Some exceptions are actually what are called unchecked exceptions. In our discussion of the exception hierarchy, we mentioned that these are (a) RuntimeExceptions: things like NullPointerException that could pretty much occur 'at any time' due to a programming error; and (b) Errors: serious errors that we basically don't expect to deal with except "in emergency", such as OutOfMemoryError.

How unchecked exceptions differ from regular exceptions

Unchecked exceptions behave as follows:

  • They they don't have to be explicitly caught. When an unchecked exception occurs, such as a NullPointerException, ClassCastException, OutOfMemoryError etc, Java will "handle" the exception automatically (see below).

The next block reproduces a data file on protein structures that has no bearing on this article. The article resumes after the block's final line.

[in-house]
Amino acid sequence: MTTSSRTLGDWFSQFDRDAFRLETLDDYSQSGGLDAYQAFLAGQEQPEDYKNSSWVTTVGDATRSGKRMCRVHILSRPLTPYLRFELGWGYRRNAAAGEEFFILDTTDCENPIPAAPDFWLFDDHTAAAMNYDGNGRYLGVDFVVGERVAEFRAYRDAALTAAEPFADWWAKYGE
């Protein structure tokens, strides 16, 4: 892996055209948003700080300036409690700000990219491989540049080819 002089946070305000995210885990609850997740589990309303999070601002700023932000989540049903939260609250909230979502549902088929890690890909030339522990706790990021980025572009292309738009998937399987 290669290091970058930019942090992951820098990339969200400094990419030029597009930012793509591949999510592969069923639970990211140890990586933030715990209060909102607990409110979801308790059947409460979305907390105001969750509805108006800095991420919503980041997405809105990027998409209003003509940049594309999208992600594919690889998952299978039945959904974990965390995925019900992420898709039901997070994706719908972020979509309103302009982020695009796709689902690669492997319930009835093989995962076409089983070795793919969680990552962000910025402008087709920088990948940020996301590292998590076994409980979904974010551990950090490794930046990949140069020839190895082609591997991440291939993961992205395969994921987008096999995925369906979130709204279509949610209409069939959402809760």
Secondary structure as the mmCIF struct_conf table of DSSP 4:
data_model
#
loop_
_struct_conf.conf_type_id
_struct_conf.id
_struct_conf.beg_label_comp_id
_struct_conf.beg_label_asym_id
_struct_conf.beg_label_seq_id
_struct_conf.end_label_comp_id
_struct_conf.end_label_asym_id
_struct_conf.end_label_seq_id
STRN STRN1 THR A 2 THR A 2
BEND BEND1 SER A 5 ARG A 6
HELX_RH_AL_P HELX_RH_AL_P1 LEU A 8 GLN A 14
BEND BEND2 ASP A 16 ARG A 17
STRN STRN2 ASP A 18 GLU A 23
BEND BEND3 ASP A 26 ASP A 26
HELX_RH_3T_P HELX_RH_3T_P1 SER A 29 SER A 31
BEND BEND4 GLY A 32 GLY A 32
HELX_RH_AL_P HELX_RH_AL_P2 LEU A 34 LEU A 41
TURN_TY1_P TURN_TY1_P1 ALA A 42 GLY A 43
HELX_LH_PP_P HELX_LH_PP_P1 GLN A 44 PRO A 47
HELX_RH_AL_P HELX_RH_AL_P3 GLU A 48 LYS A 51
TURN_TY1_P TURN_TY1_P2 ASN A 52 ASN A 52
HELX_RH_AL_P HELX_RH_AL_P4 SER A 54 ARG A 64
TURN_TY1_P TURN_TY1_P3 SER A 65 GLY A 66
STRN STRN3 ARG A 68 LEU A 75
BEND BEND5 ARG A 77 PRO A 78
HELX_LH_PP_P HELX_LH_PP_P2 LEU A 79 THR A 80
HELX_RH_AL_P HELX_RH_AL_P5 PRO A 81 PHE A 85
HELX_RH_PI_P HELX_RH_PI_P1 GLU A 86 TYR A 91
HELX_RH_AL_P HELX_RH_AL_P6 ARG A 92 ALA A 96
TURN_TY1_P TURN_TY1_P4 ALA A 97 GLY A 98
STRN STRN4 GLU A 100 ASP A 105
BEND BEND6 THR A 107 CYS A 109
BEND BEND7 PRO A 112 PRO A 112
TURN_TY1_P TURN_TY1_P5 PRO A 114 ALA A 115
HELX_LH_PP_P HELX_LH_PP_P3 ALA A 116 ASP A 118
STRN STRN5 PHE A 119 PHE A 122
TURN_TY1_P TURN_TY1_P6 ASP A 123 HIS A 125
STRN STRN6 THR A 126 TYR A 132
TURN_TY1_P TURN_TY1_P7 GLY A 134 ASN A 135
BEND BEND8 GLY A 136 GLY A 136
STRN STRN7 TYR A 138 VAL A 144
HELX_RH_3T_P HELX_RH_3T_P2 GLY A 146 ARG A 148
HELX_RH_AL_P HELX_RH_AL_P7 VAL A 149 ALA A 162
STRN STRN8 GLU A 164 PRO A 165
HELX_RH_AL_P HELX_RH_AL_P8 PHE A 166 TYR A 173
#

• Methods and constructors don't have to explicitly state that they can throw an unchecked exception. It's taken for granted that any method can throw them.
  • Indeed, certain Java bytecode instructions (such as array access, invoking a method on an object, integer division etc) can actually throw an unchecked exception.

What happens when an unchecked exception occurs

An uncaught exception is an (unchecked) exception that isn't caught in a try/catch block. We'll take both a simplistic view of how uncaught exceptions are handled and then a more detailed and correct view, because the detailed version can be quite complex (and knowing it all is unnecessary) if you're a beginner to Java.





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